ENAMEL AND STAMPED BRASS FURNITURE HANDLES English, ca. 1785-88
ALBUM OF FASHION ENGRAVINGS SHOWING HAIRSTLYES AND HEADDRESSES
The rise of a commodity culture in eighteenth-century England was spurred by an expanding consumer base and a concomitant demand for novelty. In response, manufacturers targeted an aspiring middle class with an increasing range of stylish material goods. These handles and the compilation of pocket book engravings perfectly illustrate the significance of fashion in the larger market place and its acknowledged relationship to innovation.
Pocket booksósmall leather bound folios of useful information, calendar pages and fashion platesówere created especially for a wide female audience. Titles such as
Carnanís Ladies Compleat Pocket Book and
The English Ladies Pocket Companion or Useful Memorandum Book
circulated amongst a readership both urban and provincial; the engraved plates disseminated changes in style and thereby renewed interest in pursuing the latest fashions and promoted constant consumption. Not surprisingly, entrepreneurs used those same images to sell everyday household objects. When seen in comparison with certain plates from this rare album of pocket book illustrations, it is easy to see how small bust portraits were well suited to decorative applications. The delicately colored enamel centers of these handles featuring young women in au courant hats of the mid- to late 1780s are set into stamped brass mounts. This latter development in the manufacturing process, introduced in London around the middle of the eighteenth century, allowed for quicker and less expensive production of attractive furniture hardware. The examples seen here are very similar to commode handles depicted in a trade catalogue from Birmingham, England, in the Downs collection at Winterthur Museum, illustrated in Early American Metalwork by Donald Fennimore (1996), fig. 16. Trade cataloguesólike pocket booksówere instrumental in informing clientele of new merchandise.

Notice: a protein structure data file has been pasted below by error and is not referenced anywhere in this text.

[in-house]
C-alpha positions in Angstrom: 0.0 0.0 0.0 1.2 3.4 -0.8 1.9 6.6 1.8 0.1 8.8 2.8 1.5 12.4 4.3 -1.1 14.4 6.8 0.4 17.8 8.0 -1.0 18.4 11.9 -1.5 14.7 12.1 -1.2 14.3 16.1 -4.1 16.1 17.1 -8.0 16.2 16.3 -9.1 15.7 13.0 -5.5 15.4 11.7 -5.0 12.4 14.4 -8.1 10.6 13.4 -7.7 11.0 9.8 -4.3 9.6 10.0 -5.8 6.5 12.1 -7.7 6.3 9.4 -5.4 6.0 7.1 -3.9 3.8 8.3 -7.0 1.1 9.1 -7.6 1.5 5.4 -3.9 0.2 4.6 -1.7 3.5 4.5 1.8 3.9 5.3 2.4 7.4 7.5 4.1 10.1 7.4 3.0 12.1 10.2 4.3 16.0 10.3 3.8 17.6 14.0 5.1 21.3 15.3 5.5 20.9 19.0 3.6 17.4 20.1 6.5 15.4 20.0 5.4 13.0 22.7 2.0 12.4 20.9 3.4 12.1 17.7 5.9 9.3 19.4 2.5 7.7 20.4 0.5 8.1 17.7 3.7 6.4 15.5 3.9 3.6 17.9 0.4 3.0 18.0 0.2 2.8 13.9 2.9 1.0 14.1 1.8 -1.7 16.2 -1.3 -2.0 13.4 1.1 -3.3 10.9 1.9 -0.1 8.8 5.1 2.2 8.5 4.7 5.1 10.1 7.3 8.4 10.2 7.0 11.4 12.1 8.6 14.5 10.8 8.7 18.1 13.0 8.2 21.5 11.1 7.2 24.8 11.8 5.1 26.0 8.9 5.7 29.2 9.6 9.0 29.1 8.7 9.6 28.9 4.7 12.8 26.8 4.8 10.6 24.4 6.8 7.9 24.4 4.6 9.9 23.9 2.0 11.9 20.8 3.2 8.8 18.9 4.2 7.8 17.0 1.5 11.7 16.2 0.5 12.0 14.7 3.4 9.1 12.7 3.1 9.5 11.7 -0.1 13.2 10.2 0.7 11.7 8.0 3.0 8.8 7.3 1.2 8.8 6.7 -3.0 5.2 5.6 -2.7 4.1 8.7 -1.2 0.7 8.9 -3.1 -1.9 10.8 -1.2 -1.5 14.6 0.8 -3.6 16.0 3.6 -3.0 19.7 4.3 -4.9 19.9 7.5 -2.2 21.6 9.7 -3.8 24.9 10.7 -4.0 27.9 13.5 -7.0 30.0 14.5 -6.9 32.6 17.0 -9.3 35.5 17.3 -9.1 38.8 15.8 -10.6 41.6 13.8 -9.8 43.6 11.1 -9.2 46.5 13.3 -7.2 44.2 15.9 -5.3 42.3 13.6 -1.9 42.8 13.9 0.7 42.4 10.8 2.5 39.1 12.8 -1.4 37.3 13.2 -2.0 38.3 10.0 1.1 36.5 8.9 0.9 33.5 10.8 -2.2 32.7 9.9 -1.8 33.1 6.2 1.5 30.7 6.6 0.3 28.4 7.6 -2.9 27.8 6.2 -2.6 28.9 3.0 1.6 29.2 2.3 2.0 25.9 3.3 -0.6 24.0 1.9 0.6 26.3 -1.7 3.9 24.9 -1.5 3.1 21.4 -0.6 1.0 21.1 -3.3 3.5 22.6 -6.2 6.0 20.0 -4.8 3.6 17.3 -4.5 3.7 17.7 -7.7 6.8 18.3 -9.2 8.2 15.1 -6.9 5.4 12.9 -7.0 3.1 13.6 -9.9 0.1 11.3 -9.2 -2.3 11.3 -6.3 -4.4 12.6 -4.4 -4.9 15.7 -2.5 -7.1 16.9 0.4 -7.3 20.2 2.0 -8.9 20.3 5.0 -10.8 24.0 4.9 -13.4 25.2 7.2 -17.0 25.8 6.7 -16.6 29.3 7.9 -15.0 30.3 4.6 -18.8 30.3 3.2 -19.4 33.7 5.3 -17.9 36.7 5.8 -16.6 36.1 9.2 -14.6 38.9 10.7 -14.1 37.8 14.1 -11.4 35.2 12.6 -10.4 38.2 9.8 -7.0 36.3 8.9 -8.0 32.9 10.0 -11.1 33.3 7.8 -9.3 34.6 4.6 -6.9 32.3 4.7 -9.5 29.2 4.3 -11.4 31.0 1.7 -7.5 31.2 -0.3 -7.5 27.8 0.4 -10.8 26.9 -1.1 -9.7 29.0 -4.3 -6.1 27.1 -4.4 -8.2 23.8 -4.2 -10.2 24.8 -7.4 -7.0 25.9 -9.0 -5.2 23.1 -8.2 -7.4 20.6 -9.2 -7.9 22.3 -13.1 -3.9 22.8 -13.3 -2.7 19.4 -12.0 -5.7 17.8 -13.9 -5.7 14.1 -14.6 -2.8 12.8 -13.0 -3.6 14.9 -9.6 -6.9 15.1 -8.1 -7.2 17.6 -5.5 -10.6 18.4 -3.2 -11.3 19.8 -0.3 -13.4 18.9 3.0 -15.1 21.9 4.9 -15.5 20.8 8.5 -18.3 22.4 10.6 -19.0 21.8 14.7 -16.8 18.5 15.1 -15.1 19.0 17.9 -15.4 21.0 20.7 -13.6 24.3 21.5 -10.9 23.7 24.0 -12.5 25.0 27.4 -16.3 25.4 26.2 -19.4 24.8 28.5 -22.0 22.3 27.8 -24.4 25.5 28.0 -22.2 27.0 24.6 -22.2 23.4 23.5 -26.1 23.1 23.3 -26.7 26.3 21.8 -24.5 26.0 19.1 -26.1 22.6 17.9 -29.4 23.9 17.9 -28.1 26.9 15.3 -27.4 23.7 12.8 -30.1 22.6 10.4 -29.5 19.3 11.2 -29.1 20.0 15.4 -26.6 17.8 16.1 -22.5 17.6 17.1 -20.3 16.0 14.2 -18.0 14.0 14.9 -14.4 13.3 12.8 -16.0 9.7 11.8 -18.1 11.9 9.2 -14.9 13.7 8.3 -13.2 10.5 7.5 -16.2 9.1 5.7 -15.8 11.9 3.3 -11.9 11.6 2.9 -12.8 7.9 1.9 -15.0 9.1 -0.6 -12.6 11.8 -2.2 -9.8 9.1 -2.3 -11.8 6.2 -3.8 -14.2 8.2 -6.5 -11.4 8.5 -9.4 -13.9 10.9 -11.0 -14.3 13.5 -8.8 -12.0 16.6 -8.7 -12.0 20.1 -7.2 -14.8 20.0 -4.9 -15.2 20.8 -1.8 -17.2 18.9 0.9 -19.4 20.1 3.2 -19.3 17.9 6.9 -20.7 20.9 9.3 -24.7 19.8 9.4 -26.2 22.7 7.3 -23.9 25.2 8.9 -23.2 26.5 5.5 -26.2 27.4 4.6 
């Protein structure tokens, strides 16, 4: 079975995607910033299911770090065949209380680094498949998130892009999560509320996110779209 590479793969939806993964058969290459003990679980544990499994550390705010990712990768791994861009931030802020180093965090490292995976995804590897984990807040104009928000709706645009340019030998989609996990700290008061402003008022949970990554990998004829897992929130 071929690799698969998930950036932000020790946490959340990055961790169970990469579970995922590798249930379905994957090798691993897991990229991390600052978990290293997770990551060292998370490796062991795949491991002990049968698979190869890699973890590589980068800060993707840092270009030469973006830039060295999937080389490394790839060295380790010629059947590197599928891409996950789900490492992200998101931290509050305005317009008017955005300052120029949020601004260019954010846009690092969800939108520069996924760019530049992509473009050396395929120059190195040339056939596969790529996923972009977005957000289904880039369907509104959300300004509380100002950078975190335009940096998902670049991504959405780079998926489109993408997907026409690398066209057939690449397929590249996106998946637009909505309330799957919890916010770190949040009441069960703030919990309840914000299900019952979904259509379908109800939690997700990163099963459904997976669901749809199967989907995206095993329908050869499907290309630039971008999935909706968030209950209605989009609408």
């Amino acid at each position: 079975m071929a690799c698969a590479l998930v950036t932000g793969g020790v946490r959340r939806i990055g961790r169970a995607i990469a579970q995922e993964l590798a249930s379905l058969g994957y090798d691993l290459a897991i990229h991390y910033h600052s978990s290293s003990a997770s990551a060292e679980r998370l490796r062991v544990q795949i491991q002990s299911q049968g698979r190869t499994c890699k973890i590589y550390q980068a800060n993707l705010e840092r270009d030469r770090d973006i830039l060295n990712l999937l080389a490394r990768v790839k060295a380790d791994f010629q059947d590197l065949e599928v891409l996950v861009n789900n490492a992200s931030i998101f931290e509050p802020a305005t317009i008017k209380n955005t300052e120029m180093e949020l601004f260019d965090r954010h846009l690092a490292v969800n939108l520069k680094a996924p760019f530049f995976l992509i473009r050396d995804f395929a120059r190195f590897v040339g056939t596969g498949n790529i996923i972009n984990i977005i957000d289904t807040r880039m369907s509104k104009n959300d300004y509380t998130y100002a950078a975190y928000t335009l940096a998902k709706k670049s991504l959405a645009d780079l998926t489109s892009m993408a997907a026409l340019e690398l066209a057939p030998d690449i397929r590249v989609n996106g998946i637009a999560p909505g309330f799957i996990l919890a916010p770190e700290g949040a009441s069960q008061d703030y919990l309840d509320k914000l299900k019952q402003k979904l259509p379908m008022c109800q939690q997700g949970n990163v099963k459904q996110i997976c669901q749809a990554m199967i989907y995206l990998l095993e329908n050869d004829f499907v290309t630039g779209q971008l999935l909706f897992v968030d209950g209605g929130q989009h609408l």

As very few copies of ephemeral pocket books were preserved, this rare album with its unbroken chronological series of headdress plates is an extremely unusual survival. Presumably assembled in the early nineteenth century from several different editions of annual publications, it records a total of 238 different depictions of hairstyles and hats in twenty-eight pages. Full catalogue information is available on request.